Man can't hear in a crowded restaurant.

Sometimes when an individual has a difficult time hearing, someone close to them insultingly says they have “selective hearing”. Perhaps you heard your mother accuse your father of having “selective hearing” when she believed he might be ignoring her.

But it turns out that selective hearing is quite the skill, an amazing linguistic feat performed by teamwork between your ears and brain.

Hearing in a Crowd

Maybe you’ve dealt with this scenario before: you’ve been through a long day at work, but your friends all insist on meeting up for dinner. They choose the loudest restaurant (because it’s popular and the food is delicious). And you spend an hour and a half straining your ears, attempting to follow the conversation.

But it’s tough, and it’s taxing. And it’s an indication of hearing loss.

You think, maybe the restaurant was simply too loud. But no one else seemed to be struggling. It seemed like you were the only one having difficulty. So you begin to ask yourself: what is it about the crowded room, the cacophony of voices all struggling to be heard, that throws hearing-impaired ears for a loop? It seems as if hearing well in a crowded place is the first thing to go, but what’s the reason? Scientists have started to discover the solution, and it all starts with selective hearing.

How Does Selective Hearing Operate?

The scientific name for what we’re loosely calling selective hearing is “hierarchical encoding,” and it doesn’t take place in your ears at all. This process nearly completely happens in your brain. At least, that’s in accordance with a new study performed by a team at Columbia University.

Ears work just like a funnel which scientists have understood for some time: they collect all the signals and then forward the raw information to your brain. In the auditory cortex the real work is then done. Vibrations triggered by moving air are translated by this part of the brain into perceptible sound information.

Because of extensive research with CT and MRI scans, scientists have recognized for years that the auditory cortex plays a considerable role in hearing, but they were stumped with regards to what those processes really look like. Thanks to some unique research methods involving participants with epilepsy, scientists at Columbia were able to learn more about how the auditory cortex functions when it comes to discerning voices in a crowd.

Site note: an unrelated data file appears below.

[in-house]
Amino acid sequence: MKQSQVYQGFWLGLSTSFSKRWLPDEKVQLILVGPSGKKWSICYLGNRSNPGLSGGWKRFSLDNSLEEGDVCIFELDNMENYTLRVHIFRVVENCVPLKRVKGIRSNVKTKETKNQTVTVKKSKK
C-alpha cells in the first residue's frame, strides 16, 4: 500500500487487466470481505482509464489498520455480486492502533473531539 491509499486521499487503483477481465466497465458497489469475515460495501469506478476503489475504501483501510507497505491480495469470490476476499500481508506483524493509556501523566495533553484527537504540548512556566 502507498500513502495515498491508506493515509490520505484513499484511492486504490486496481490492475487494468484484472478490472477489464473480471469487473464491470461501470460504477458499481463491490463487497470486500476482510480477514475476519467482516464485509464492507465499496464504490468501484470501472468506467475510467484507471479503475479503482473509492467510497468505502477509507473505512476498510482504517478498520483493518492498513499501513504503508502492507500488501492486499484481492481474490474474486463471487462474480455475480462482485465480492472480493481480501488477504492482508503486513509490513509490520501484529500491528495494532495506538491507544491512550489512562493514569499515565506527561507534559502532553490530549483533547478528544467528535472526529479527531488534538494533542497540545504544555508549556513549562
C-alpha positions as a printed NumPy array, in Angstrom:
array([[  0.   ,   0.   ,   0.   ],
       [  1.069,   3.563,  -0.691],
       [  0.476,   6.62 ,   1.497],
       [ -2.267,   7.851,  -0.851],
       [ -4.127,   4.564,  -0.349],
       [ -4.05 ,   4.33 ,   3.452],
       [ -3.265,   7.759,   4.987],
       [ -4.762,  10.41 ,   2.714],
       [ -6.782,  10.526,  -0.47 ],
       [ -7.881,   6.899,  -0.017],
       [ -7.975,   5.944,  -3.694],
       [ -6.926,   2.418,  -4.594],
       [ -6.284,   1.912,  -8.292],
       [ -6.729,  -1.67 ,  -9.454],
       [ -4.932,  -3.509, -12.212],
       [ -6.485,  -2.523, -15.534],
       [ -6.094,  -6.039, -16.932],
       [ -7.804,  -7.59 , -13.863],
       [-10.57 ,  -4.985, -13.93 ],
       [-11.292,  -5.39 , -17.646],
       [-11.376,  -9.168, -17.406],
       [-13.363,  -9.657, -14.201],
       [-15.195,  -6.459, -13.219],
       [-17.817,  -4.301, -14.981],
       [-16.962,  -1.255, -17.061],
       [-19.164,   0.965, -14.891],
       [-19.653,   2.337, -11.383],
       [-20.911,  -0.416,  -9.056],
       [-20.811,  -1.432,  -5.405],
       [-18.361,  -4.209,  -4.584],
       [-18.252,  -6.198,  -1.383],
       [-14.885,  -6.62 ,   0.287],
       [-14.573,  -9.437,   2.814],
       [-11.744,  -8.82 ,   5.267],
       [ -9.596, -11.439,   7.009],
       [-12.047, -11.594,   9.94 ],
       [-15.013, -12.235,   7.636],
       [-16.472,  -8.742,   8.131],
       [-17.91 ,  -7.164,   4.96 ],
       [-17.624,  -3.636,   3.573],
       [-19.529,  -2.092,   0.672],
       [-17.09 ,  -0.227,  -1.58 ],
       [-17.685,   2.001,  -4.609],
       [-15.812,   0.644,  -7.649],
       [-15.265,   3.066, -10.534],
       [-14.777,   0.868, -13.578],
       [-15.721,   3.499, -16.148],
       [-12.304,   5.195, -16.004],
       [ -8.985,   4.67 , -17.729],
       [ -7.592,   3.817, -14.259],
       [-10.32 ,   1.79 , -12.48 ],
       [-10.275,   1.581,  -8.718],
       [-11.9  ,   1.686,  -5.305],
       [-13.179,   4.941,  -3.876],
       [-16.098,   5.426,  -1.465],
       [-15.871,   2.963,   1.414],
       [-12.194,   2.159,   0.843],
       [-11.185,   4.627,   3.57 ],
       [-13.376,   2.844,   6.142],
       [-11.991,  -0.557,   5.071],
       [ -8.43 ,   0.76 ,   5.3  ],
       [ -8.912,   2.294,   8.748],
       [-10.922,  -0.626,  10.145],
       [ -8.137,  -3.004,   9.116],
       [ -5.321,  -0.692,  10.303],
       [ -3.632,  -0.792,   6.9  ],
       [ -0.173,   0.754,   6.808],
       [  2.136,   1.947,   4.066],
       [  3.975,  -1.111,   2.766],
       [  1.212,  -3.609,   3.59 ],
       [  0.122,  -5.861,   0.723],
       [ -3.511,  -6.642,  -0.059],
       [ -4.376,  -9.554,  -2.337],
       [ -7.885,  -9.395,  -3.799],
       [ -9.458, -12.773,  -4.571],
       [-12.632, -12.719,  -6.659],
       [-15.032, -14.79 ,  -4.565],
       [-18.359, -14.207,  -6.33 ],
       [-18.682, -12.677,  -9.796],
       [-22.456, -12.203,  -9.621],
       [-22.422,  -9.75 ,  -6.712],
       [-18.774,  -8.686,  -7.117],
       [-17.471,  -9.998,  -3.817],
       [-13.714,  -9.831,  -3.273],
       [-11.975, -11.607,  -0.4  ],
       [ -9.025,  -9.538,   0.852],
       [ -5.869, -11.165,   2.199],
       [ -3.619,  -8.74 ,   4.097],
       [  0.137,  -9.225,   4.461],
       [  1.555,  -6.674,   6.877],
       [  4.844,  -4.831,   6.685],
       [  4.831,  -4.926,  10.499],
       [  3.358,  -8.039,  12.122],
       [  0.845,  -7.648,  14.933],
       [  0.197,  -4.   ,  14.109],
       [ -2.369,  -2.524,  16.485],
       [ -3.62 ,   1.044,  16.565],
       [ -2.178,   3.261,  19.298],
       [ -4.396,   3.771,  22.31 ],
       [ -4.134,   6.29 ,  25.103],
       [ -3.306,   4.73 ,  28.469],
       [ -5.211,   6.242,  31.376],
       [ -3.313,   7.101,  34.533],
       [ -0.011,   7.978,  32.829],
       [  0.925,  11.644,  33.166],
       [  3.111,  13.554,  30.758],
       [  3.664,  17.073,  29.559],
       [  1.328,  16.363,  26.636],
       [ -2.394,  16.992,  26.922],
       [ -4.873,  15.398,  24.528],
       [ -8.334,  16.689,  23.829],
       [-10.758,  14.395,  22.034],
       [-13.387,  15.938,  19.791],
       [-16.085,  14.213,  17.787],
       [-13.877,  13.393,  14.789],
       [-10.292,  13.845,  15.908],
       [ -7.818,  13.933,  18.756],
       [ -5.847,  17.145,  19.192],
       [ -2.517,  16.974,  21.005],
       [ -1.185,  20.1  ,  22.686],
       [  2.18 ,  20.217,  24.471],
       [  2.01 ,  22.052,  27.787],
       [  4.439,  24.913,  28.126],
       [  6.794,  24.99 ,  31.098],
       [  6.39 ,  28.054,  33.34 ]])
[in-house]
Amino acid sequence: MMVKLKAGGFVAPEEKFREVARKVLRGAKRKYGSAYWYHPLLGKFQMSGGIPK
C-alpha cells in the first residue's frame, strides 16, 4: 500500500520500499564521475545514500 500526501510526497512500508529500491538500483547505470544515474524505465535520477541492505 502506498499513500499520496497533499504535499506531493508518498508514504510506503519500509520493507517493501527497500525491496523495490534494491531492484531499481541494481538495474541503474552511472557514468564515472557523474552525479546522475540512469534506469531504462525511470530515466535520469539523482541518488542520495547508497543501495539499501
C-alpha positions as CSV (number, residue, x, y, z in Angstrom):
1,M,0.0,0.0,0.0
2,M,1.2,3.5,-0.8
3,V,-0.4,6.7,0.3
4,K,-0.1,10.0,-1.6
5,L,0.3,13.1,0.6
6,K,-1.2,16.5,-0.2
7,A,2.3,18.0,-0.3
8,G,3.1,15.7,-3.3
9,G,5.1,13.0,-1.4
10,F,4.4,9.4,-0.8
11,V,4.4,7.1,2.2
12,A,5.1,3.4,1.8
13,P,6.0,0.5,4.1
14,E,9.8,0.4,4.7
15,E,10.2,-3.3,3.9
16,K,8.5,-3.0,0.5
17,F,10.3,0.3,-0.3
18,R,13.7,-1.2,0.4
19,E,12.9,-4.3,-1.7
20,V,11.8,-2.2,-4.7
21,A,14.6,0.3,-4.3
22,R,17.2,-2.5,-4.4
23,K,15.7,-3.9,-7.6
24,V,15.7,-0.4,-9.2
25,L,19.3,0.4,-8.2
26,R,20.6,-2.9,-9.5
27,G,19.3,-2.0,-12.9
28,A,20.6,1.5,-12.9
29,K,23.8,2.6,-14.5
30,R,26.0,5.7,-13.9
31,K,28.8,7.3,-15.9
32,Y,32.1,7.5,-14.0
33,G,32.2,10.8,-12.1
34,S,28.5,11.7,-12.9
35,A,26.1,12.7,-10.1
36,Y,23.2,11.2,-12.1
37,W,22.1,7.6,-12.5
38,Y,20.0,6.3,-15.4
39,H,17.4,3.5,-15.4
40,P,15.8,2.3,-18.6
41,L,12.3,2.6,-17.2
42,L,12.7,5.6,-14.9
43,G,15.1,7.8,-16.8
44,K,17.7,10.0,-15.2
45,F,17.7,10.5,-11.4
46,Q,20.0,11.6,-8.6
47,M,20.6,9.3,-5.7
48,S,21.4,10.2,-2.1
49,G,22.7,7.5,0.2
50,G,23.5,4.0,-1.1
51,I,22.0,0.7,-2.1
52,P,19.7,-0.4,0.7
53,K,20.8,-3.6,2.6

The Hearing Hierarchy

And here is what these intrepid scientists found: there are two components of the auditory cortex that perform most of the work in helping you key in on individual voices. They’re what enables you to separate and amplify distinct voices in noisy situations.

  • Superior temporal gyrus (STG): Sooner or later your brain will need to make some value based choices and this occurs in the STG after it receives the voices which were previously differentiated by the HG. The superior temporal gyrus determines which voices you want to pay attention to and which can be confidently moved to the background.
  • Heschl’s gyrus (HG): This is the part of the auditory cortex that manages the first stage of the sorting process. Heschl’s gyrus or HG processes each unique voice and separates them into discrete identities.

When you have hearing impairment, your ears are lacking specific wavelengths so it’s harder for your brain to recognize voices (high or low, depending on your hearing loss). Your brain can’t assign individual identities to each voice because it doesn’t have enough data. As a result, it all blurs together (which means discussions will more difficult to understand).

New Science = New Algorithm

Hearing aids currently have features that make it easier to hear in loud circumstances. But hearing aid manufacturers can now include more of those natural functions into their algorithms because they have a better idea of what the process looks like. For instance, you will have a greater capacity to hear and understand what your coworkers are saying with hearing aids that assist the Heshl’s gyrus and do a little more to separate voices.

The more we discover about how the brain works, particularly in conjunction with the ears, the better new technology will be capable of mimicking what takes place in nature. And that can lead to better hearing outcomes. Then you can concentrate a little more on enjoying yourself and a little less on straining to hear.

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